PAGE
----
A landlord who owns 65 rental properties in Hastings says he has had to replace 50 hot water cylinders since water in the city had chlorine added to its water.

Graeme Fowler, who owns 80 homes in total in Hawke's Bay, says he used to replace two or three cylinders a year.

But in the two and a half years of chlorination that followed the Havelock North water crisis in August 2016, he'd seen a dramatic spike in cylinder failure.

He said the cylinders he had to replace varied in age, but on average they would be between 15 and 20 years old.

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Normally cylinders cost between $1800-$2000 to replace, meaning he had spent well over $100,000 replacing them.

None of the cylinders in his 15 Napier homes have needed replacing since 2016, he said.

Fowler said he felt the council were making the best of a bad situation, describing chlorine in the water like a prescribed pill - good for you, but may come with side effects.

Plumbers have also seen an increase in leaky hot water cylinders since water chlorination in Hastings.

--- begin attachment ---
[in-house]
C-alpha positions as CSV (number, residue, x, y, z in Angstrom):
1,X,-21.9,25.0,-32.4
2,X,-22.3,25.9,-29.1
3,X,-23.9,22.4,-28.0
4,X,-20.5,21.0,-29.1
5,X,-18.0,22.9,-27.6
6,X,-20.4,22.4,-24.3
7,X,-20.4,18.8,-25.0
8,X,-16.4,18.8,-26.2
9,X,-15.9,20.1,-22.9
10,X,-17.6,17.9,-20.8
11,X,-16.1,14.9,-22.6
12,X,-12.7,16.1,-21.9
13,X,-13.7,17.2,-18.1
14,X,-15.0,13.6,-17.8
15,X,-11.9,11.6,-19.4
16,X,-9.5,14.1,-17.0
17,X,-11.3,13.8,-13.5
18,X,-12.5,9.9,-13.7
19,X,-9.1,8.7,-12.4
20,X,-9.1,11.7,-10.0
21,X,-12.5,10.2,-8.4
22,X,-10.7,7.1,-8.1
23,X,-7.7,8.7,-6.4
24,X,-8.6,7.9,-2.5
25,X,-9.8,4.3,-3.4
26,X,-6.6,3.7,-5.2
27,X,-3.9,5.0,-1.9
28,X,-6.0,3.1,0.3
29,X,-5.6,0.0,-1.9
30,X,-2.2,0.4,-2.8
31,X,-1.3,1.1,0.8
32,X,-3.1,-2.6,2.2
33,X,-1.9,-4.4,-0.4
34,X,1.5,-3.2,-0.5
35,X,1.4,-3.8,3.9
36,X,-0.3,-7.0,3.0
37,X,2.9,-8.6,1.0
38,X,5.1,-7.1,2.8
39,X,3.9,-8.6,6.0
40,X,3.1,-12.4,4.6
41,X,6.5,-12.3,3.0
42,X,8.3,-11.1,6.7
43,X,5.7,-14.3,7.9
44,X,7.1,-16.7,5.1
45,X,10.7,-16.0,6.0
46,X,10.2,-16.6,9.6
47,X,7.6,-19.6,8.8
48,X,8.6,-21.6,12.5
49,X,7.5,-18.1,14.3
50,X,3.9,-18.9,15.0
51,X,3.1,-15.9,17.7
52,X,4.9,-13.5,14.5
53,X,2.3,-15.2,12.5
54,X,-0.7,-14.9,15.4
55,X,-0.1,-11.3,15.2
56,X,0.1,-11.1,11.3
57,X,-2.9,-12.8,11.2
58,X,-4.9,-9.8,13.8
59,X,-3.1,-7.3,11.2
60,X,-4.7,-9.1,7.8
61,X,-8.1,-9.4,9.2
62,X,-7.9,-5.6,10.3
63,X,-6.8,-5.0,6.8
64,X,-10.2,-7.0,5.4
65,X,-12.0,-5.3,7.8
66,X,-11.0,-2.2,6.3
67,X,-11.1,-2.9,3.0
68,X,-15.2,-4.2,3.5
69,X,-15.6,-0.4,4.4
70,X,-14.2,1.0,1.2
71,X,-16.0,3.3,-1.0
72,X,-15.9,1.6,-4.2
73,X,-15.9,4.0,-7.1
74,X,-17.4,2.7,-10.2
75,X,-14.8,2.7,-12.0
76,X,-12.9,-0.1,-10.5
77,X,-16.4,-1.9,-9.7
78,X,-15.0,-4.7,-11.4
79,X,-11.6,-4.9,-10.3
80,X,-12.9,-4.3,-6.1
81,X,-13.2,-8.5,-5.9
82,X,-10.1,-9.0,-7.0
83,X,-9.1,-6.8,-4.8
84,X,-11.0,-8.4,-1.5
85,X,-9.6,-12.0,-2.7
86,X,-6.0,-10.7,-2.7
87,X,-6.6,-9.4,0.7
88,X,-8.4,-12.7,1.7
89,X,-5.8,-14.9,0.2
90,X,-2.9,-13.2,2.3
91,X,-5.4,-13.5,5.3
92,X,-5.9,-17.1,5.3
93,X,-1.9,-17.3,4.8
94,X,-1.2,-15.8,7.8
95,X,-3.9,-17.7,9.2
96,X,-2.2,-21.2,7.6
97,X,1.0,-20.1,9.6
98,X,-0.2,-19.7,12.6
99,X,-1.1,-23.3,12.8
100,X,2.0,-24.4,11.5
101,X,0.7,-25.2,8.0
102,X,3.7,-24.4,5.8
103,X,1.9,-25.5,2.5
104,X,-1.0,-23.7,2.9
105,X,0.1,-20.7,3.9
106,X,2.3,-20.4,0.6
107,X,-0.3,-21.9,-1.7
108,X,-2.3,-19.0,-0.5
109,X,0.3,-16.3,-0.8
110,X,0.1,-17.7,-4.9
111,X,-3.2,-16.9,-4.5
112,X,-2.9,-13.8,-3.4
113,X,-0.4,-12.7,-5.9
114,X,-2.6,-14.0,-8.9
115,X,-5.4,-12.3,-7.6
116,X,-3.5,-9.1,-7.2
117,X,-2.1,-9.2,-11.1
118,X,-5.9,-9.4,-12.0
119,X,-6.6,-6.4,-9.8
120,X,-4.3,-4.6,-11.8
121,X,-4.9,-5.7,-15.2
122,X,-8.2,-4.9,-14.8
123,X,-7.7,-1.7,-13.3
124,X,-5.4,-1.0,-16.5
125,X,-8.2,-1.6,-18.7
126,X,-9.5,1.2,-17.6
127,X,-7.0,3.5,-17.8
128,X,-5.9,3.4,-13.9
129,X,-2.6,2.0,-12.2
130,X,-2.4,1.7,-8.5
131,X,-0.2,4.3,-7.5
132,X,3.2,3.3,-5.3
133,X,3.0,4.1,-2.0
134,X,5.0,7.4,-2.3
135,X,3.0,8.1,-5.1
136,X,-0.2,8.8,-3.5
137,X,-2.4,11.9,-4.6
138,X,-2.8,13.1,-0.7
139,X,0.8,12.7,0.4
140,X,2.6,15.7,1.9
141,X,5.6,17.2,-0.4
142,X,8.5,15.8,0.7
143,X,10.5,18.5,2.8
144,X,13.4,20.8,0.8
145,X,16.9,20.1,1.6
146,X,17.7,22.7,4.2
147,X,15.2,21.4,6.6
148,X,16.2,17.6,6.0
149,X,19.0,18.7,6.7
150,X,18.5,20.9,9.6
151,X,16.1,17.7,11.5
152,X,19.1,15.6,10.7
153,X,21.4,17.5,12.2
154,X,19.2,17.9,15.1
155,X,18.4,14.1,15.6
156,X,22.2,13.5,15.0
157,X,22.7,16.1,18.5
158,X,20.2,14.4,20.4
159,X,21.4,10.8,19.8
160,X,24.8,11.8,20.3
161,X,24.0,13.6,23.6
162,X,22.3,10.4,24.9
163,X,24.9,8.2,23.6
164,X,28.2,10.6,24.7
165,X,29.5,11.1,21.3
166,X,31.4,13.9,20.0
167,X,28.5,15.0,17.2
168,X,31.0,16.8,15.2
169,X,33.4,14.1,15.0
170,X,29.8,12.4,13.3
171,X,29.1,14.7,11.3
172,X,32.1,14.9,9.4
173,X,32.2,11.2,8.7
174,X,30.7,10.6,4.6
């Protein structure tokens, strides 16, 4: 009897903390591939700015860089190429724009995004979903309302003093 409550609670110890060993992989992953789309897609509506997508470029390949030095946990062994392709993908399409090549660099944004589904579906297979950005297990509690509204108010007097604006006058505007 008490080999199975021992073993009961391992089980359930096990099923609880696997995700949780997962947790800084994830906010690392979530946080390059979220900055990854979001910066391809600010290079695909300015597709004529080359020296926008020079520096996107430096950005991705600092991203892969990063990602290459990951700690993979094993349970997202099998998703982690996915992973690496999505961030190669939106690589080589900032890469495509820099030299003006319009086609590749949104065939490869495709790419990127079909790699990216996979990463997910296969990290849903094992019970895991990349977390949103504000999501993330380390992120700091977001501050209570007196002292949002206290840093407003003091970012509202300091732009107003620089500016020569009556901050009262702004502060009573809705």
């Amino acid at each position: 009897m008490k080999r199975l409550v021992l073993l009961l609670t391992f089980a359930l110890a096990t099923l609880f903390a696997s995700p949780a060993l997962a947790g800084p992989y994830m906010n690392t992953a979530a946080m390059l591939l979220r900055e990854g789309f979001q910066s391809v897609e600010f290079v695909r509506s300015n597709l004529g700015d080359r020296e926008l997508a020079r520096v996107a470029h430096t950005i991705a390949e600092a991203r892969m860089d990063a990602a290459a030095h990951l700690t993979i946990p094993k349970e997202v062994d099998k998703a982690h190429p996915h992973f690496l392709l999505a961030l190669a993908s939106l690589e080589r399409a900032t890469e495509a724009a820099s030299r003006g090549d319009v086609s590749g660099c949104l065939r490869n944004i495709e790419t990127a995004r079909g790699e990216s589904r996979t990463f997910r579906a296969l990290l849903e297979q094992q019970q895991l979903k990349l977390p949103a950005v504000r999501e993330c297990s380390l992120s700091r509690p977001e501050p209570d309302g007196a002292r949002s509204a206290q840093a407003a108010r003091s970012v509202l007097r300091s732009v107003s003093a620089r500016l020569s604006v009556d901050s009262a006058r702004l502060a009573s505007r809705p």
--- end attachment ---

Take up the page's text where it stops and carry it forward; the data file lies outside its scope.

Tim Masters from Masters Plumbers said they had fixed or replaced dozens of hot water cylinders since 2016.

"We have noticed a spike in replacing hot water cylinders and repairs to copper pipe work."

He said chlorine breaks down calcium build-up on the inside of the hot water cylinder.

This build-up normally covers pin prick holes in the cylinder itself, so when it breaks down the cylinders leak.

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He said most of the replacements and repairs had been made in older houses in Flaxmere and Hastings, although they had also repaired some in Havelock North.

He said a carbon filter would reduce the amount of chlorine coming into a home, and could help alleviate some of the issues, but its effectiveness would vary depending on the age of filter, how often it's changed and other factors.

A spokesperson for Hastings District Council said it had only received one claim asking it to pay to replace a hot water cylinder and this was declined.

"The introduction of chlorine removed scale in pipes and hot water cylinders, which exposed failings that were masked by the scale," the spokesperson said.

"There were a number of failures over a brief period and the vast majority of these were old units that were past their use-by date.

"Manufacturer warranties on hot water cylinders are for a maximum of five years."

The council's drinking water strategy says, after the Havelock North crisis and subsequent inquiry, all ground water should be treated as not secure, and chlorination should be used as part of a multi barrier approach.

Prior to this, water was being treated at the source, but was liable to contamination as it moved through the pipes.